Monday, March 11, 2013

Syrian Rebels: Who are they and should we trust them?

Syrian Rebels: Who are they and should we trust them?

The Free Syrian Army and other Rebel Groups in Syria

(Photo from

This photo is one of many disturbing photos that can be found online showing the Free Syrian Army (FSA), the most powerful rebel group in Syria today. While there are many different rebel groups in Syria, the organization of the FSA has helped the Syrian opposition gain momentum. But who are these rebel fighters?

According to the economist article we read for class, “Syria, the death of a country,” 1 of 5 Syrian rebels is a Jihadist. While we cannot be sure that these rebels are aligned with the FSA, recent news provides concerning information.

Earlier today, Monday, March 11th, 2013, a Ukrainian journalist Anhar Kochneva was able to escape form the captivity of the FSA after being kidnapped last October, according to the New York Times. Earlier in the year the rebels had scheduled for her execution after ransom money never came, below is a picture of Anhar Kochneva in FSA captivity (notice the bullet hole in the wall near her head). The FSA wanted 50 million dollars for her release. How can we support an organization that kidnapped and threatened to execute a foreign journalist?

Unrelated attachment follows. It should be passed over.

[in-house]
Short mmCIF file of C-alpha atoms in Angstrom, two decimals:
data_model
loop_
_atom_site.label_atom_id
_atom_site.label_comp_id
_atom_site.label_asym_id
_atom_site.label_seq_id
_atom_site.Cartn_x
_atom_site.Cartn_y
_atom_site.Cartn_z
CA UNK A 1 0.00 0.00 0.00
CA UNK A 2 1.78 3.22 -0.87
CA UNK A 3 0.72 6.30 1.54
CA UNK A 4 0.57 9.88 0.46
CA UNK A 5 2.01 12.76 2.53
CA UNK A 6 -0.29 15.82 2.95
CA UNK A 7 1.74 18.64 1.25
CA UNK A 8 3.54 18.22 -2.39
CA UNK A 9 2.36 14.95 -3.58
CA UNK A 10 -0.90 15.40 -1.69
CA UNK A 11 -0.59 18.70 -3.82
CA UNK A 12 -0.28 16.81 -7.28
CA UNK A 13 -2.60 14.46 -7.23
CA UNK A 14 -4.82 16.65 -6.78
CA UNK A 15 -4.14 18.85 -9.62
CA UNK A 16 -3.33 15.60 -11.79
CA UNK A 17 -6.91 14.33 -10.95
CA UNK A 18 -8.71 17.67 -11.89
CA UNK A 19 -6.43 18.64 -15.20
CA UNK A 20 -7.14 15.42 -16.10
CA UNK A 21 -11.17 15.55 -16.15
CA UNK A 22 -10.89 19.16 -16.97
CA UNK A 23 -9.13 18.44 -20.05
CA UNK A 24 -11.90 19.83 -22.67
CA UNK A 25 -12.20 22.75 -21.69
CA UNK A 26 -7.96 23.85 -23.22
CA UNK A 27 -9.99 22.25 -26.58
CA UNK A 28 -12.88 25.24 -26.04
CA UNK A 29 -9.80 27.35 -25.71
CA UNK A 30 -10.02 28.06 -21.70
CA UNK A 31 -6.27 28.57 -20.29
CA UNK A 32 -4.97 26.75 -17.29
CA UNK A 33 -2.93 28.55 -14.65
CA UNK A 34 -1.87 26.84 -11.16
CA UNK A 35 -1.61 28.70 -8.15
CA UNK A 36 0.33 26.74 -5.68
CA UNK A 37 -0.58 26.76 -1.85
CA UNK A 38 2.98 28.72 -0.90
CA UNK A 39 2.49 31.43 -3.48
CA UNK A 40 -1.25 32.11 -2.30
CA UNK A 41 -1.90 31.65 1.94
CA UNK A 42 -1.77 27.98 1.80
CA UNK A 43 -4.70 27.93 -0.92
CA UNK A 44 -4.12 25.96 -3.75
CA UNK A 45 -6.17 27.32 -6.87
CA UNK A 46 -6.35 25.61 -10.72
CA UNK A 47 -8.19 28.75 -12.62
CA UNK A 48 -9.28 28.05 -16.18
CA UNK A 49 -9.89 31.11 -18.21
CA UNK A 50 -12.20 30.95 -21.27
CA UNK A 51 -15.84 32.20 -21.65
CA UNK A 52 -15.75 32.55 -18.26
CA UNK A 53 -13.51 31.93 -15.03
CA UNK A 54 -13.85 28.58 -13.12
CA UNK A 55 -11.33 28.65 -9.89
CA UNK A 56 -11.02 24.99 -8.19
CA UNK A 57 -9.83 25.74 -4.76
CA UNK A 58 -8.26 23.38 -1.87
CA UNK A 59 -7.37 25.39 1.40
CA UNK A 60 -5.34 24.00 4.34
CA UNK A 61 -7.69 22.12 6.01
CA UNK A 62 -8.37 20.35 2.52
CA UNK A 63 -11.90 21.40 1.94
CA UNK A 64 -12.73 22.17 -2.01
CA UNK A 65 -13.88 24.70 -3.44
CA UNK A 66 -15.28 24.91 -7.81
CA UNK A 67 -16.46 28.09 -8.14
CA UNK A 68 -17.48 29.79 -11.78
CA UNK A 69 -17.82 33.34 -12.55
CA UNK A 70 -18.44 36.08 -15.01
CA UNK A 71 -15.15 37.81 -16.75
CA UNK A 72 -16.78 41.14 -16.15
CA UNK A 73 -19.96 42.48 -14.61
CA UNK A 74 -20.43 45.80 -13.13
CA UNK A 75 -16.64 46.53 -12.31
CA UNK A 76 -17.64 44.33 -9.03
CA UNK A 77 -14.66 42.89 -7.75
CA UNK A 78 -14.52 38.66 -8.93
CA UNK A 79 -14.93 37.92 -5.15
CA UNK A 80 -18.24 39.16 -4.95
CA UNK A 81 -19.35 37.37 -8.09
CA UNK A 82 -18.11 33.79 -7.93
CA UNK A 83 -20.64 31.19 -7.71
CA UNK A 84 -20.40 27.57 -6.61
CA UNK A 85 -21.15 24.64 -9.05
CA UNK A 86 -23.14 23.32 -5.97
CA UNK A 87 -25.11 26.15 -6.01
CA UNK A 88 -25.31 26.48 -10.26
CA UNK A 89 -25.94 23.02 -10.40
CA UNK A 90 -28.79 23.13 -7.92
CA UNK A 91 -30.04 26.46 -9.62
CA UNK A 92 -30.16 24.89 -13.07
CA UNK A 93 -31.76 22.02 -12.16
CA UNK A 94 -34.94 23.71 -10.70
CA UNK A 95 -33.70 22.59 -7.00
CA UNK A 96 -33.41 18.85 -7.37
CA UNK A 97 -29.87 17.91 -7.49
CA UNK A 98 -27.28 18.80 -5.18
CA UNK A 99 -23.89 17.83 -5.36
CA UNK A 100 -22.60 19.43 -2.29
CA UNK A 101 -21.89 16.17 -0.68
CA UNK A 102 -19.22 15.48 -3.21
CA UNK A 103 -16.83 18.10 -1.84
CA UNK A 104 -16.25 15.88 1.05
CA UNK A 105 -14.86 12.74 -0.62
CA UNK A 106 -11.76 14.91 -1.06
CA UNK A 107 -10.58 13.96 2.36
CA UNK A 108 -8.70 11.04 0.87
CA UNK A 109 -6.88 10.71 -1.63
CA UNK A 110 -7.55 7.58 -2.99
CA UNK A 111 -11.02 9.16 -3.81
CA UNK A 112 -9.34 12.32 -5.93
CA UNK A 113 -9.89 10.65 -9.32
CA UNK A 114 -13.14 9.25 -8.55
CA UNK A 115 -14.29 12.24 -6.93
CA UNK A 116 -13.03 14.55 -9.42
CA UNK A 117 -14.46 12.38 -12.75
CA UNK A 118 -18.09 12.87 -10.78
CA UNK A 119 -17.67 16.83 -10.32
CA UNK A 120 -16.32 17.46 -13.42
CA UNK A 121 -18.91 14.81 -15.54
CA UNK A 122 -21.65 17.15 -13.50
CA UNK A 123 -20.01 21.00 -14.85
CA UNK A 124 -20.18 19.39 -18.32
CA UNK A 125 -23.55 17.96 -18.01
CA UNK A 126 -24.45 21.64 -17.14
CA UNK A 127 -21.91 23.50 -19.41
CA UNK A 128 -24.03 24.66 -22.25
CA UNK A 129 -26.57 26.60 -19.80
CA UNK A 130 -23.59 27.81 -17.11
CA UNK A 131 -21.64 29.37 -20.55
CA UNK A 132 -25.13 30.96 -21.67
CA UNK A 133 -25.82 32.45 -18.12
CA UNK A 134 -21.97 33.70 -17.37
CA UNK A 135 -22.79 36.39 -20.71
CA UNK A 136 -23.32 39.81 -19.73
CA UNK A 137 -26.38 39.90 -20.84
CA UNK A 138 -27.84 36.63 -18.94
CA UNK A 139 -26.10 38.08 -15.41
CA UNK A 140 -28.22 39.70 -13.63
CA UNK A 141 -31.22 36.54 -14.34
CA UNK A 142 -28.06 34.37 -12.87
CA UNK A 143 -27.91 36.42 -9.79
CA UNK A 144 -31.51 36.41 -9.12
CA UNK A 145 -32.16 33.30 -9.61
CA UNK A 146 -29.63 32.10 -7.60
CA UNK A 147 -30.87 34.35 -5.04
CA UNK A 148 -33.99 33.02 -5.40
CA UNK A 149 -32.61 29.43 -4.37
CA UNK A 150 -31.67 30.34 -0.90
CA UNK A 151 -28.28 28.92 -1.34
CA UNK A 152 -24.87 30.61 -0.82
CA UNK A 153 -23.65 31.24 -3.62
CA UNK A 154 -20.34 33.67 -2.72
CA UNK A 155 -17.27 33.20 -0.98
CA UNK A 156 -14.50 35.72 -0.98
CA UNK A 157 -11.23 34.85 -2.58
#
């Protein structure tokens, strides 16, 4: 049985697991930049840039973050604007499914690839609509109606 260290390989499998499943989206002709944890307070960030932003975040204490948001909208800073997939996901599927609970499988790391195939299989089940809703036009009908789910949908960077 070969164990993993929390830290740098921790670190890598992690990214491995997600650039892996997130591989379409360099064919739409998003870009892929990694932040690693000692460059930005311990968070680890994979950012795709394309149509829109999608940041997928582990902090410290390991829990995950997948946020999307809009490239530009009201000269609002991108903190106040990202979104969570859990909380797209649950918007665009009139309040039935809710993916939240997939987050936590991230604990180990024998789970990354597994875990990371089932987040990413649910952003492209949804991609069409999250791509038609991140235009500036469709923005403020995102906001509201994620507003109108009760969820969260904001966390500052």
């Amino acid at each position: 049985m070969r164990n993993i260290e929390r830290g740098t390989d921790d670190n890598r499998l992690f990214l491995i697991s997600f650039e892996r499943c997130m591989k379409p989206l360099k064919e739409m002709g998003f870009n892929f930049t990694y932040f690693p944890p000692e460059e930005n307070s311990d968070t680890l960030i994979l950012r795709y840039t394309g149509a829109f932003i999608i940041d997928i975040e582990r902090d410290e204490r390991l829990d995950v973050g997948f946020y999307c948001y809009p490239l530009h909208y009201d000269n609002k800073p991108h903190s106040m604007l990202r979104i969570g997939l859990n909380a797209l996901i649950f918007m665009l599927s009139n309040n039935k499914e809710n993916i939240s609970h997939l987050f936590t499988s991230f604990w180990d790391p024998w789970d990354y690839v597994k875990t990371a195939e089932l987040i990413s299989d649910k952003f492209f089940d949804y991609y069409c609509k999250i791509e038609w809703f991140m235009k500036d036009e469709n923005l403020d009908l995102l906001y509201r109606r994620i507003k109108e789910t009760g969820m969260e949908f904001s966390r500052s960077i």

Last Wednesday March 6th, rebel forces in Syria known as the Martyrs of Yarmouk, illegally detained 21 UN peacekeepers. The group released these peacekeepers unharmed Saturday the 9th of March after great international pressure. While this group was not affiliated directly with the FSA, it does provide a good example of how different rebel groups have power in Syria and how the opposition is not entirely unified. This can lead to problems in supporting the FSA and we can also expect conflict between rebel groups with different goals if Bashir is to fall.